Slimaluma is a patented extract of Caralluma Fimbriata, a cactus-like plant that has a long history of use in India, where it is grown as a vegetable and used as an ingredient in curries and chutneys. According to Gencor, it was also traditionally used by local tribes to ward of hunger when going into the hills or woods for long stretches of time.
Sound familiar? That may be because it is far from the not the only plant-derived appetite suppressant or satiety ingredient to enter the fray.
In the last two years there has been considerable interest in the appetite suppressing properties of another succulent, Hoodia gordonii, which is native to Africa's Kalahari desert and has been used for centuries by the bushmen to ward off hunger.
And a third ingredient, Lipid Nutrition's PinnoThin, is derived from the long-chain polyunsaturated fatty acid pinolenic acid which comes from the seeds of the Korean pine nut tree, Pinus koraiensis.
In 2004, Unilever obtained the right to use the patented active extract of Hoodia, known as P57, in a range of slimming foods in a deal with UK-based drug developer Phytopharm. Phytopharm had invested more than $18m researching the active fractions of the plant, including a clinical trial.
However Hong Kong-based Gencor is not considering Unilever to be a major competitor in the burgeoning market for appetite suppressants, since Slimaluma is intended for use in dietary supplements, whereas Unilever's ingredient is aimed at foods.
"Overall we have our own niches," managing director RV Venkatesh told NutraIngredients-USA.com. "We can compliment each other because we don't directly compete."
Venkatesh admitted that his company is vying for the same market share as Lipid Nutrition with PinnoThin, but he said: "I think the market is big enough for both."
According to Euromonitor International the US accounts for 63 percent of the world slimming products market, worth $4.34bn at retail. The world market size is estimated to be $6.84bn.
Euromonitor defines slimming products as slimming tablets, slimming teas and meal replacement slimming products.
There are also a number of herbal supplement products on the market containing whole Hoodia in a powdered form, but since the P57 extract has been found to be the active compound responsible for its appetite suppressant properties, they are unlikely to be as effective.
Moreover the popularity of Hoodia gordonii, combined with a limited supply from the Kalahari and difficulties in authenticating the origin of plants, has led to the marketing of some products (particularly those sold over the Internet), that either contain very little of the plant or contain a different variety that does not have the active component.
As for Slimaluma, Gencor has conducted two human clinical trials and three toxicity studies on Slimaluma, and has obtained a patent to protected its use of the plant in this way.
The precise mechanism of action is not known, but the company said: "It is postulated that the pregnane glycosides and perhaps other constituents in Caralluma fimbriata prevent fat accumulation via blocking citrate lyase. This would be similar to the mechanisms proposed for another product from India, Garcinia cambogia."While plant-derived appetite suppressants have also been used in some pharmaceutical drugs, they are not regarded as direct competition for Slimuluma either since they are regulated by FDA as drugs rather than dietary supplements, and are therefore aimed at a different sector of the market - patients rather than consumers.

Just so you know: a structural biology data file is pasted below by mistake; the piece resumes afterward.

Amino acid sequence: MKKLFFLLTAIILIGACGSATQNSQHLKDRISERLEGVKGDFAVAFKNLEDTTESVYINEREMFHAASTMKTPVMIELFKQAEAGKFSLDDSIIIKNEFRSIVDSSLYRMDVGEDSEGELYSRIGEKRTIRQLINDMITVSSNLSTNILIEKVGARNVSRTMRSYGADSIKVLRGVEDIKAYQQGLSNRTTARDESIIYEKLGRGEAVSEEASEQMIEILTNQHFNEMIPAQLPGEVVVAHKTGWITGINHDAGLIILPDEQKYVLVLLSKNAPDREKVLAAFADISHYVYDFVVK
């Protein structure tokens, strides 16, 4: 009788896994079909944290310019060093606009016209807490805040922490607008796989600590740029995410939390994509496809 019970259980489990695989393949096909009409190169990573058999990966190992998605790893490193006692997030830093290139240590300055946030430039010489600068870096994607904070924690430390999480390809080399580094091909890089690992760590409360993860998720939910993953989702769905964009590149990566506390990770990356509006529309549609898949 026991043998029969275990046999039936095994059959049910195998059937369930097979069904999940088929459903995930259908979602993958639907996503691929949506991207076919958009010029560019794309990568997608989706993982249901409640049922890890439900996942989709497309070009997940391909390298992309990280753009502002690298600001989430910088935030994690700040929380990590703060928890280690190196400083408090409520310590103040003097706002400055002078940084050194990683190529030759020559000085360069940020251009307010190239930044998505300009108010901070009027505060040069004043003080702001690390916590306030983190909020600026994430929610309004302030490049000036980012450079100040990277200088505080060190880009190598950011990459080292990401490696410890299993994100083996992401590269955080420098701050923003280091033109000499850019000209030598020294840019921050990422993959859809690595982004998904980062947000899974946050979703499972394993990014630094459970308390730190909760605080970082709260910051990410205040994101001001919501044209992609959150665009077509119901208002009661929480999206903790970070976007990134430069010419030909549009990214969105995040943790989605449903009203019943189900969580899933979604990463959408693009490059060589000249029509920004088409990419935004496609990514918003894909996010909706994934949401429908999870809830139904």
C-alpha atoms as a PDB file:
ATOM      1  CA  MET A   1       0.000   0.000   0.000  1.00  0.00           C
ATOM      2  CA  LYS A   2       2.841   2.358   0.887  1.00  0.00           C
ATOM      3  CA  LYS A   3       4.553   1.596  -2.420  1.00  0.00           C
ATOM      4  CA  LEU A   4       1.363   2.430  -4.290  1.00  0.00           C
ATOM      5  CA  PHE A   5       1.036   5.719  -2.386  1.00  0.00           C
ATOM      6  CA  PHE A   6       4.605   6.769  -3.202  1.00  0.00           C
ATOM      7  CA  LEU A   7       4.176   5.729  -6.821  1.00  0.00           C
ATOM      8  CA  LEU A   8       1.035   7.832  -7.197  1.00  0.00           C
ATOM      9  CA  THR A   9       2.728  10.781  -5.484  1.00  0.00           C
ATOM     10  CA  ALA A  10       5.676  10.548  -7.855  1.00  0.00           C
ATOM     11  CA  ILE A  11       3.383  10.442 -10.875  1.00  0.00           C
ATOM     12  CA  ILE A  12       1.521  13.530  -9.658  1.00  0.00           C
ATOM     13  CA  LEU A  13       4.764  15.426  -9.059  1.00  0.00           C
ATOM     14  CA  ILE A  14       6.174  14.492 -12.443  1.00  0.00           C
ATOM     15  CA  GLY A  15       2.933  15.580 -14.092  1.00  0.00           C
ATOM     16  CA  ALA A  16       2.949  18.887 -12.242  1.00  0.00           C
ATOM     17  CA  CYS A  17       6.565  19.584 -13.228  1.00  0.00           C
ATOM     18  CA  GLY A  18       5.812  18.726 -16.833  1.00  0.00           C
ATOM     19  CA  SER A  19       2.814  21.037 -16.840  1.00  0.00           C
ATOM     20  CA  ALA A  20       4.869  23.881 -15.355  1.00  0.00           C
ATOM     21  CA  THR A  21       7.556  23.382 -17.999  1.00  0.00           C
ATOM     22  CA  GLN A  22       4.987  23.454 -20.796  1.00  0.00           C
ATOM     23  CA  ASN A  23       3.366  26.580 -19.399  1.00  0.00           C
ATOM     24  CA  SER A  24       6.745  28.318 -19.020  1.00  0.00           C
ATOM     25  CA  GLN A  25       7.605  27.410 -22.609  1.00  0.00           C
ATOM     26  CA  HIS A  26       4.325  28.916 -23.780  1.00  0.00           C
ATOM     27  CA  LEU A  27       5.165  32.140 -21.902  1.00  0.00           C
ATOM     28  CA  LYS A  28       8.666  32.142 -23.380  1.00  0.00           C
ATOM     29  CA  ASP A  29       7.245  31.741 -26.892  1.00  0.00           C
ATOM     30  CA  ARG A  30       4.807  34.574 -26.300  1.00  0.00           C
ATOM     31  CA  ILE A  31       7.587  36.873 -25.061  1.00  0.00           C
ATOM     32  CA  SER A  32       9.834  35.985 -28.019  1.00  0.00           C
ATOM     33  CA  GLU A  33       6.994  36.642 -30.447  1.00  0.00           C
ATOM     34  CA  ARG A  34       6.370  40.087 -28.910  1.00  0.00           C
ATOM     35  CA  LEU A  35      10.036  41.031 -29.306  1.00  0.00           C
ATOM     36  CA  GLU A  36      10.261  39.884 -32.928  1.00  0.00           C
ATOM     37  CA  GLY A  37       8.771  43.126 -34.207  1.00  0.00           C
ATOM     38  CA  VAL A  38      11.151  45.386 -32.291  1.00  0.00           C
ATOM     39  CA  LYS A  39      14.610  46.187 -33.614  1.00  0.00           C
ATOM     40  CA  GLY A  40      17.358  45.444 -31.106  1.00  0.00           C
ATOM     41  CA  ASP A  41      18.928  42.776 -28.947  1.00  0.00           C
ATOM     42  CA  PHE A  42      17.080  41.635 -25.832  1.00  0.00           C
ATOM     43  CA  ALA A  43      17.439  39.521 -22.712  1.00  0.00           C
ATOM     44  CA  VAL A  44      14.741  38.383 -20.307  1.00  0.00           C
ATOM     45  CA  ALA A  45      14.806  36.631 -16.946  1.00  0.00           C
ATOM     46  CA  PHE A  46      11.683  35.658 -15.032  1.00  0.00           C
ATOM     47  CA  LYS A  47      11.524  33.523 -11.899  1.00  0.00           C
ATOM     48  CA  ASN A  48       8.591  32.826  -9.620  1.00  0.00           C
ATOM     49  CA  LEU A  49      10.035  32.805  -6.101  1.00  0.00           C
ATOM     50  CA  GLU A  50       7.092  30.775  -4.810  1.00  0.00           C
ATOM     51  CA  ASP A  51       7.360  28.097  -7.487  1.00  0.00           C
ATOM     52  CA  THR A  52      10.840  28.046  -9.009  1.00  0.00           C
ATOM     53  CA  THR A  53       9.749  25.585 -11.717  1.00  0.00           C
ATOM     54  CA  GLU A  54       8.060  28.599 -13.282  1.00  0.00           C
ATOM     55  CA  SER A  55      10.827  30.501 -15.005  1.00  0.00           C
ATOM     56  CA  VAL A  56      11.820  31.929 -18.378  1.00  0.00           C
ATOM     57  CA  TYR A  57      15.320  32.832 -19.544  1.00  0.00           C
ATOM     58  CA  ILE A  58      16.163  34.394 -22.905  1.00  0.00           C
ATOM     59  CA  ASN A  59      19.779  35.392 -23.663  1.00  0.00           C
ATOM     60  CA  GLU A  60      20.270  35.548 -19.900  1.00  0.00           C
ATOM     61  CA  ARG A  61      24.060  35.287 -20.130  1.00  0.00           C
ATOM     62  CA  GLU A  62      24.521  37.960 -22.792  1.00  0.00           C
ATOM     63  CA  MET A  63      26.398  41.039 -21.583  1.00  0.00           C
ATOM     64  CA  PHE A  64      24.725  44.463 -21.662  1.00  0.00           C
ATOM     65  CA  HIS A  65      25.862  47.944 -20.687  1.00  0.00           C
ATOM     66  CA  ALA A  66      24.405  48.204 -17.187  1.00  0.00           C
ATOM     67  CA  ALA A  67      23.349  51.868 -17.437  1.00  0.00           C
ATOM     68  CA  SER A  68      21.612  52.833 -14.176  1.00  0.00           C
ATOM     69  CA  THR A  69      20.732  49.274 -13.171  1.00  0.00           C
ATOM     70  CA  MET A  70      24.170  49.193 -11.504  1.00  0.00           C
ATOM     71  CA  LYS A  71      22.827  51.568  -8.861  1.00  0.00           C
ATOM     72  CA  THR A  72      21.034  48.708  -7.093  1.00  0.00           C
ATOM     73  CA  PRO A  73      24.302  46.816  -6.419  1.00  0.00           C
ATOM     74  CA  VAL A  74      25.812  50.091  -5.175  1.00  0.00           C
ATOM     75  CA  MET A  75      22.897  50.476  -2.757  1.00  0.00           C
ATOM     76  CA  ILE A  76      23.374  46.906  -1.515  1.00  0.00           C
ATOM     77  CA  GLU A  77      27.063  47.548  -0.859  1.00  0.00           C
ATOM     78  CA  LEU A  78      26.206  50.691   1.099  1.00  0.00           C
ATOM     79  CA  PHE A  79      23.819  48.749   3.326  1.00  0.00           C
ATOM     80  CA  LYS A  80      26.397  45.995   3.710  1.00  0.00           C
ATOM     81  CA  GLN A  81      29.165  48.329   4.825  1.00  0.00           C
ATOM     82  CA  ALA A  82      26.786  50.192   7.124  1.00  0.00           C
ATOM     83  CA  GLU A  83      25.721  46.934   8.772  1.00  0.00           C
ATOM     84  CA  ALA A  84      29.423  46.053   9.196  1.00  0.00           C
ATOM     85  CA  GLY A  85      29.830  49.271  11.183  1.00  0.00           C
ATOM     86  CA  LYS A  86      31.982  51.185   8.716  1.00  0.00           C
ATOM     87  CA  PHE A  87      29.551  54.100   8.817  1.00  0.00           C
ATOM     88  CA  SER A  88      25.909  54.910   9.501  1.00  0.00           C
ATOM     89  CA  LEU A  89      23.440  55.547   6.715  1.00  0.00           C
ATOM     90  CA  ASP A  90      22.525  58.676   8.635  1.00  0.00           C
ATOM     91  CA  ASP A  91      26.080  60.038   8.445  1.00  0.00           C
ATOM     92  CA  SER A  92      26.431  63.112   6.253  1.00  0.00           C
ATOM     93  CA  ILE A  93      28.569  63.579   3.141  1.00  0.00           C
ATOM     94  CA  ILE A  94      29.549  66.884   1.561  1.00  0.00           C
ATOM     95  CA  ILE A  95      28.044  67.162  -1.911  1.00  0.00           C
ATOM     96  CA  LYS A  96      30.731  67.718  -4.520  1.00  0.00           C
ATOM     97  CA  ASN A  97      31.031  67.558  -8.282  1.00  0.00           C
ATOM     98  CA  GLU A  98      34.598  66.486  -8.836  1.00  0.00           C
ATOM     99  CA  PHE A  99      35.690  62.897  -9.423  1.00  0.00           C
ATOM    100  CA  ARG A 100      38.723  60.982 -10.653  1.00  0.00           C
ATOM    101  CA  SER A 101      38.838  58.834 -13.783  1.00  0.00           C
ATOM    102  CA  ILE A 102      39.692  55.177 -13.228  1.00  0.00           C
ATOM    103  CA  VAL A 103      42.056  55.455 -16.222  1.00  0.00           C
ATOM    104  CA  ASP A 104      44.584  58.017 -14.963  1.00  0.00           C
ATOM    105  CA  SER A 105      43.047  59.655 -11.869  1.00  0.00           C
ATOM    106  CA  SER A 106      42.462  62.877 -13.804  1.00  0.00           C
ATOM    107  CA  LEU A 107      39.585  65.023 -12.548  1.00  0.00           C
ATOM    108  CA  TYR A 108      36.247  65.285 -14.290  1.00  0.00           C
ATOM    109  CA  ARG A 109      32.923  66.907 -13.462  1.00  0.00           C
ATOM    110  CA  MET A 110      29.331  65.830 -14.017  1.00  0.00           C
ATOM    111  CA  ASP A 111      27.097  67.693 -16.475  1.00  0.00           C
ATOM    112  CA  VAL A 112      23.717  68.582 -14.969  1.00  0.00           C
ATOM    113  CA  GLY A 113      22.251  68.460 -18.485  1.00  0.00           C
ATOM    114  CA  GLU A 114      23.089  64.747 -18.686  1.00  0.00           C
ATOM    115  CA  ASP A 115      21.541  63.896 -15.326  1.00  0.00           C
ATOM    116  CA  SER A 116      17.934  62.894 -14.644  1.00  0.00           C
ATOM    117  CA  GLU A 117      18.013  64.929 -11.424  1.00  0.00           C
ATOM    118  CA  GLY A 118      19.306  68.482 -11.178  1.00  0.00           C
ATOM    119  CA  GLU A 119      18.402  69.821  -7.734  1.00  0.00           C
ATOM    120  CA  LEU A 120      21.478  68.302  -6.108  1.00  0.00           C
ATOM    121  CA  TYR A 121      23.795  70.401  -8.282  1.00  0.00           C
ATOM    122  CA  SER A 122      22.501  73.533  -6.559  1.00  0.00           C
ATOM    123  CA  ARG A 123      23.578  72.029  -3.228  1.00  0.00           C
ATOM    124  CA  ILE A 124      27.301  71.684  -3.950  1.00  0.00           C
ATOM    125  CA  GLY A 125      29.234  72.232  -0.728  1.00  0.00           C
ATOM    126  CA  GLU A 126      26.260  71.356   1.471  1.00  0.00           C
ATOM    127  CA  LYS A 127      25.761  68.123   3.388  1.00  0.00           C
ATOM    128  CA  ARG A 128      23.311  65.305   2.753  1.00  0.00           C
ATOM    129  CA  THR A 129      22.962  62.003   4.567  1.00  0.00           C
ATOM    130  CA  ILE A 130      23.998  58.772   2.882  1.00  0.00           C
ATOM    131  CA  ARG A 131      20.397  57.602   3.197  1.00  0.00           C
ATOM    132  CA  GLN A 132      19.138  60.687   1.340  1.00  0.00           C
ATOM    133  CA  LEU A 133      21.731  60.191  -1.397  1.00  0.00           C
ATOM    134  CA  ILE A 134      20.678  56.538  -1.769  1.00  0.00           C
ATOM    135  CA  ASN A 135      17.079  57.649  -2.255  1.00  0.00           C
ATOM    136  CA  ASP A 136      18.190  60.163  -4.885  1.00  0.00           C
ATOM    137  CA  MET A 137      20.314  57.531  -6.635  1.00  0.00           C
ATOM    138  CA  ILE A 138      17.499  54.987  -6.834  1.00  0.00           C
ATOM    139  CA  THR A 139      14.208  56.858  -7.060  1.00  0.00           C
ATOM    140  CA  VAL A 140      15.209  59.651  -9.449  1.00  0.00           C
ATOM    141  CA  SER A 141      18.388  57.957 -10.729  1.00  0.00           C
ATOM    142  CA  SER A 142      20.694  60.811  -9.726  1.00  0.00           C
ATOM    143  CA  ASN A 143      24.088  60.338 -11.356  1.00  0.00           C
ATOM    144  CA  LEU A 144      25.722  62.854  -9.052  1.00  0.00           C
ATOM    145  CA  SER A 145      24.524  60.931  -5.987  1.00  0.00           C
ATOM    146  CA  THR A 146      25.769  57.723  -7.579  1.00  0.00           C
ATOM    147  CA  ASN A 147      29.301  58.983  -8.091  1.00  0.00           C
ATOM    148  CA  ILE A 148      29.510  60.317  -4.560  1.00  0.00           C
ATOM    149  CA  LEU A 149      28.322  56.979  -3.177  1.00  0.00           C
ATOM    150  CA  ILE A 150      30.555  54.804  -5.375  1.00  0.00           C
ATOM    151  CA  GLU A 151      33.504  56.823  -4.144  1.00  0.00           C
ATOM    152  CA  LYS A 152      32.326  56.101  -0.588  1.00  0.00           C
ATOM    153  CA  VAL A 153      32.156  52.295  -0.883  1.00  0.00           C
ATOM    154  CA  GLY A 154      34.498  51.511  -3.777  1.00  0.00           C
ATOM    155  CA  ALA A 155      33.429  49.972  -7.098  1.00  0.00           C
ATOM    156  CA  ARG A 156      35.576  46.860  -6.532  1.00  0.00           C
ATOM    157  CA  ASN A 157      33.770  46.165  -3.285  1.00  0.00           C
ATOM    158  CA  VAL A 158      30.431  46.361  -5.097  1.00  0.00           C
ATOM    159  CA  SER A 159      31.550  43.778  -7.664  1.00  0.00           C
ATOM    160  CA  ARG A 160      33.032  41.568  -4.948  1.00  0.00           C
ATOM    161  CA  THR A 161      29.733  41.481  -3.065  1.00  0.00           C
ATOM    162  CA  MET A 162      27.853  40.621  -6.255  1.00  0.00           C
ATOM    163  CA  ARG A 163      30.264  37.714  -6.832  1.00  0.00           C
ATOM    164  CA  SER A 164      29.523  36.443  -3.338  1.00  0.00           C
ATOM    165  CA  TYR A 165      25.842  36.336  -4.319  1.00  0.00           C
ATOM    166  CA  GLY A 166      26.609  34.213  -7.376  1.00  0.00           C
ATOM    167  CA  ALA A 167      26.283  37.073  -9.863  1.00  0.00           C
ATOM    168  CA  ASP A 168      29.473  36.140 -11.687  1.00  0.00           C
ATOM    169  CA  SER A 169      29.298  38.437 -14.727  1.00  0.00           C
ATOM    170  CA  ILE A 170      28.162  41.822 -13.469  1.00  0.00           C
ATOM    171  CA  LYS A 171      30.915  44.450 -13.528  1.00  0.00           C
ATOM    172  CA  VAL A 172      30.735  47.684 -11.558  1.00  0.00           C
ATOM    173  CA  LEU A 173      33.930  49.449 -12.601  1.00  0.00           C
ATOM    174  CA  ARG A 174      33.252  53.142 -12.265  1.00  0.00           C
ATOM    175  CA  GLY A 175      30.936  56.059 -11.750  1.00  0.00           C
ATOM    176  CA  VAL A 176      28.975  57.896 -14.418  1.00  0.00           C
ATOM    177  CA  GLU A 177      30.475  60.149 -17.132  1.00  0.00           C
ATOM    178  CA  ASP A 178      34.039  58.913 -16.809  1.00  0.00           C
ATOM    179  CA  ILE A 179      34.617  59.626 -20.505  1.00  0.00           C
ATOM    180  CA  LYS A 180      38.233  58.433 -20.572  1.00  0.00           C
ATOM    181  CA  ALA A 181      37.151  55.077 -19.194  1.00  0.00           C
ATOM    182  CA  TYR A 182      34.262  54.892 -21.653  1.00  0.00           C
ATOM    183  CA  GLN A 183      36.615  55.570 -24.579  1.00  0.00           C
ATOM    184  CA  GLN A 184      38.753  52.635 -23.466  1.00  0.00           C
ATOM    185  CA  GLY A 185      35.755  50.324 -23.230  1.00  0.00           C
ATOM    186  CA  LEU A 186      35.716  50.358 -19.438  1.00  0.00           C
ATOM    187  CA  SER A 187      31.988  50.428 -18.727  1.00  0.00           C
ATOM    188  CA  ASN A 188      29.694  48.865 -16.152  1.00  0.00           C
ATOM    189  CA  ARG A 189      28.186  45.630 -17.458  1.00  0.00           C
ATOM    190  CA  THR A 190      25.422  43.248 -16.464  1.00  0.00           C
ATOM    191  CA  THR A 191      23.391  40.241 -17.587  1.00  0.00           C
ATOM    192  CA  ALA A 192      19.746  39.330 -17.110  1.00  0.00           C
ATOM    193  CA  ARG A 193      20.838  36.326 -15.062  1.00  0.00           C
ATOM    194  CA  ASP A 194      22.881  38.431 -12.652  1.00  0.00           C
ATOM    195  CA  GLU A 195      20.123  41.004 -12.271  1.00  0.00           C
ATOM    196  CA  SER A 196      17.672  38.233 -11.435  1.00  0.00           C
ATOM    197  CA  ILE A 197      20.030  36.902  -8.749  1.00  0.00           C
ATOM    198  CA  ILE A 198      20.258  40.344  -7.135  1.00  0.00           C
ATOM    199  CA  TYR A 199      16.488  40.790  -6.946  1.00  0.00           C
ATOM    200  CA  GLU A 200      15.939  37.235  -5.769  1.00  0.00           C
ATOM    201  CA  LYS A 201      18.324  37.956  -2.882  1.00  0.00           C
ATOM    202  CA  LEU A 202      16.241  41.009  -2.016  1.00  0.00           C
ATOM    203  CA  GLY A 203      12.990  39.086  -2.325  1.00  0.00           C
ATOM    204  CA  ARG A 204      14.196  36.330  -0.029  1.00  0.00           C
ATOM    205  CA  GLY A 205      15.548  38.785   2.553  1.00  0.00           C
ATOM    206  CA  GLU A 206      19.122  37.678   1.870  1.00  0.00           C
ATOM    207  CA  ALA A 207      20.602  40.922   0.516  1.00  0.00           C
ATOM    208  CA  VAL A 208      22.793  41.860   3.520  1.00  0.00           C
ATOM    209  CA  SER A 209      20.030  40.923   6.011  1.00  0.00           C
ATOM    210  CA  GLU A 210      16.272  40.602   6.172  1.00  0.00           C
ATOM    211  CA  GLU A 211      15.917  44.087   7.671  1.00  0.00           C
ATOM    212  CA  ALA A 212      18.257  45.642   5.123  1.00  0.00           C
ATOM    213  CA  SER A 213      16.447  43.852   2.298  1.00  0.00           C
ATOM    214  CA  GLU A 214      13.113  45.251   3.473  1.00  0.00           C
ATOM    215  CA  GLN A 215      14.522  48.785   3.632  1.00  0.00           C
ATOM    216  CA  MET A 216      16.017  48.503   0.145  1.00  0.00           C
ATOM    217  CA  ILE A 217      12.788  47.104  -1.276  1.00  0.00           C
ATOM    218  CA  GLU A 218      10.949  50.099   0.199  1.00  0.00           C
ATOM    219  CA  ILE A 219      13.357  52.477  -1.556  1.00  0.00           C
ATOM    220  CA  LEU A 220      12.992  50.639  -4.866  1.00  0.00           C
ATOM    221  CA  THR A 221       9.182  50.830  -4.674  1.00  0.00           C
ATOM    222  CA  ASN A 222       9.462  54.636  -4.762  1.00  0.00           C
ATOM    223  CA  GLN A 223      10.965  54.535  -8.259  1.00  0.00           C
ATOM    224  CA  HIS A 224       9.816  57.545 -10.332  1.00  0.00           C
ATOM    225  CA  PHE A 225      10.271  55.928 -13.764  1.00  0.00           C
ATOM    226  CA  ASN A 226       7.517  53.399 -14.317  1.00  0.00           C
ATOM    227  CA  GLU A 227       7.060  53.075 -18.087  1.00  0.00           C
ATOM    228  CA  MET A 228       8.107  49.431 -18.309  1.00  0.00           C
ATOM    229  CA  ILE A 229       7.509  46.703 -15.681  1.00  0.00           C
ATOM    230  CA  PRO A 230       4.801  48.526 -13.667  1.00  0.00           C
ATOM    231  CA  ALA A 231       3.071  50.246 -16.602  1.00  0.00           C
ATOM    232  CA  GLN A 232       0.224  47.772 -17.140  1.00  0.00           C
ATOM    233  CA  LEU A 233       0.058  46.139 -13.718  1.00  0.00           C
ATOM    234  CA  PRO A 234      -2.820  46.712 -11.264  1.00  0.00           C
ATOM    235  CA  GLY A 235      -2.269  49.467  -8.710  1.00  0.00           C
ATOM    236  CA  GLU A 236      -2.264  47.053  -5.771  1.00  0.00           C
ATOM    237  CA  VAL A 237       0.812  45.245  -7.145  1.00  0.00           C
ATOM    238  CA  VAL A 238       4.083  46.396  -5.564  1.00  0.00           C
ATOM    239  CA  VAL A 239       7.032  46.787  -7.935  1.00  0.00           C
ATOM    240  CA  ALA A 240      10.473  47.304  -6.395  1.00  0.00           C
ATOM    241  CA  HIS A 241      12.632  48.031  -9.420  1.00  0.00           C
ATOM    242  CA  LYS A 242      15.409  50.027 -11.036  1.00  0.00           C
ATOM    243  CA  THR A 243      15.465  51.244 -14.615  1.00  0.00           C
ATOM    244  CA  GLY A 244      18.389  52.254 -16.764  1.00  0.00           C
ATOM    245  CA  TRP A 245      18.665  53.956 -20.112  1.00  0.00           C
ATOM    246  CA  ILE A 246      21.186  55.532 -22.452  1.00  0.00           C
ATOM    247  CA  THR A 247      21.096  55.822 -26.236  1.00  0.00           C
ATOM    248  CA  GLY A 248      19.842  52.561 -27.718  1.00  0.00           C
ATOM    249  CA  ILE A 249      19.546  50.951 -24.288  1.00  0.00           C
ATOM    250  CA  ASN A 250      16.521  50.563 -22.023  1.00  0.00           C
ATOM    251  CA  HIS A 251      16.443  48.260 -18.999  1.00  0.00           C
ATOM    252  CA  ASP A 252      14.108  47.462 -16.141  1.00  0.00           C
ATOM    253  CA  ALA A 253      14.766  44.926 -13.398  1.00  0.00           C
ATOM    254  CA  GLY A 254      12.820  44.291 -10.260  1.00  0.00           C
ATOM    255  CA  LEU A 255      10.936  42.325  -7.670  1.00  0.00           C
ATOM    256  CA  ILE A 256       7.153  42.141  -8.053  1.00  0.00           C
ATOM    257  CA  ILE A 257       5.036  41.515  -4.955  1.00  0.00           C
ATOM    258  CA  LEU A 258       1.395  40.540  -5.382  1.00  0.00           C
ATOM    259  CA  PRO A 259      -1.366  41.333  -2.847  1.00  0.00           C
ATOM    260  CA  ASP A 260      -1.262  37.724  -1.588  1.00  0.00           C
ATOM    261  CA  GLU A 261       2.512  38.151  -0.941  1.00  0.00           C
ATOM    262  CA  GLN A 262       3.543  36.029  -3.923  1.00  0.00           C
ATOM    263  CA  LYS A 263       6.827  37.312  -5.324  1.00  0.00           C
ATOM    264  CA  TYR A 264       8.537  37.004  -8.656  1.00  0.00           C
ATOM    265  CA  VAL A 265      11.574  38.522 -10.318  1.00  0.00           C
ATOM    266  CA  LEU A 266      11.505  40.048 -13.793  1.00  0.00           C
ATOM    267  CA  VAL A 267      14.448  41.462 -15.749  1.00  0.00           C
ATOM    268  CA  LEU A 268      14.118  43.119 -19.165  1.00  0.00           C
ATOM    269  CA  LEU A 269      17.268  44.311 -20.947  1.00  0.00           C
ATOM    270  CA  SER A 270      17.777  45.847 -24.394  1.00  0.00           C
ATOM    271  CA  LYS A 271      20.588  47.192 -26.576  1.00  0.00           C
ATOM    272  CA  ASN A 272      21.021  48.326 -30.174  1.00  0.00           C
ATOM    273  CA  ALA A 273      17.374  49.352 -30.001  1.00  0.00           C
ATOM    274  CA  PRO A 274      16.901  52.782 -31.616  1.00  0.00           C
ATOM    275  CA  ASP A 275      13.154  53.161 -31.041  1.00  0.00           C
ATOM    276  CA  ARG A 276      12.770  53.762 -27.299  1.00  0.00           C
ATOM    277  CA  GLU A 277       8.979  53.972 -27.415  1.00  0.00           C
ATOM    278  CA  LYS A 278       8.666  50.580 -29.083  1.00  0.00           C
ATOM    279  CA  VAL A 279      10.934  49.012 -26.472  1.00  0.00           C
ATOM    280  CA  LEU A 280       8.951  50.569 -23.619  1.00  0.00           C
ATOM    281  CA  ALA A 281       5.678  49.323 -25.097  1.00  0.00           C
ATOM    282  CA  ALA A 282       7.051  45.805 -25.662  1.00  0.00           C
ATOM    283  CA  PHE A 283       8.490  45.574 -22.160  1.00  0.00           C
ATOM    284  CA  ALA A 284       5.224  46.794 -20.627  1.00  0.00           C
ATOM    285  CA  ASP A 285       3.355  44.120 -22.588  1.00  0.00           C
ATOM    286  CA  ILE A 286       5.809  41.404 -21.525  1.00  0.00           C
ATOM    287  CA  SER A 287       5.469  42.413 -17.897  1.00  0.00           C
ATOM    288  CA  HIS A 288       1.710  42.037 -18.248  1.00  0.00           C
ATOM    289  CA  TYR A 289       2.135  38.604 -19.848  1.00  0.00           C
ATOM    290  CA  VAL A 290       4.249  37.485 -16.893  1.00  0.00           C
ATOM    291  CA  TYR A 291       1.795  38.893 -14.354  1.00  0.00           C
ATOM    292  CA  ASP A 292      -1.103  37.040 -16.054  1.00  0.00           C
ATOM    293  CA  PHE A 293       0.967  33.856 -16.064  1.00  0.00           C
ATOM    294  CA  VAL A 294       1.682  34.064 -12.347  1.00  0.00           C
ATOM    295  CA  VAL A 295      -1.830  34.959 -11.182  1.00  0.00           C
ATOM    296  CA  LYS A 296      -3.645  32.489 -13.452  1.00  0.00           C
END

Ventakesh said that Gencor Pacific will first market Slimaluma in the US - not only because of the sheer size of the market, but also because of its trend-setting nature.
"If a product is successful in the US, that transfers to other markets," he said.
But Venkatesh adds that the US is a nation particularly in need of weight-loss.
"Obesity and weight are one of the biggest problems in the US," said Venkatesh, "The quantities of servings in the US are so big."
Appetite suppressants can be useful to people who are making an effort to eat more healthily and control portions. Hunger is a major factor in causing dieters to break with their regime, so if that is under control they have a greater chance of sticking with it. The company is hoping to achieve generally recognized as safe (GRAS) status in the next few months and says it will use this paperwork to get novel food status in Europe.
Caralluma Fimbriata's historic use as a food meant that the company did not have to register Slimaluma as a new dietary ingredient (NDI), a process that is necessary for any ingredient that was not consumed in the US prior to October 1994.
By the end of this month, there will be 12 consumer products in the US and Canada containing Slimaluma, with 25 expected by the end of 2006. Products from Country-Life Vitamins and Genaslim are already on the market. Gencor is looking to take Slimaluma beyond the US as soon as possible, said Venkatesh; the company has also applied for food for specified health use (FOSHU) status in Japan.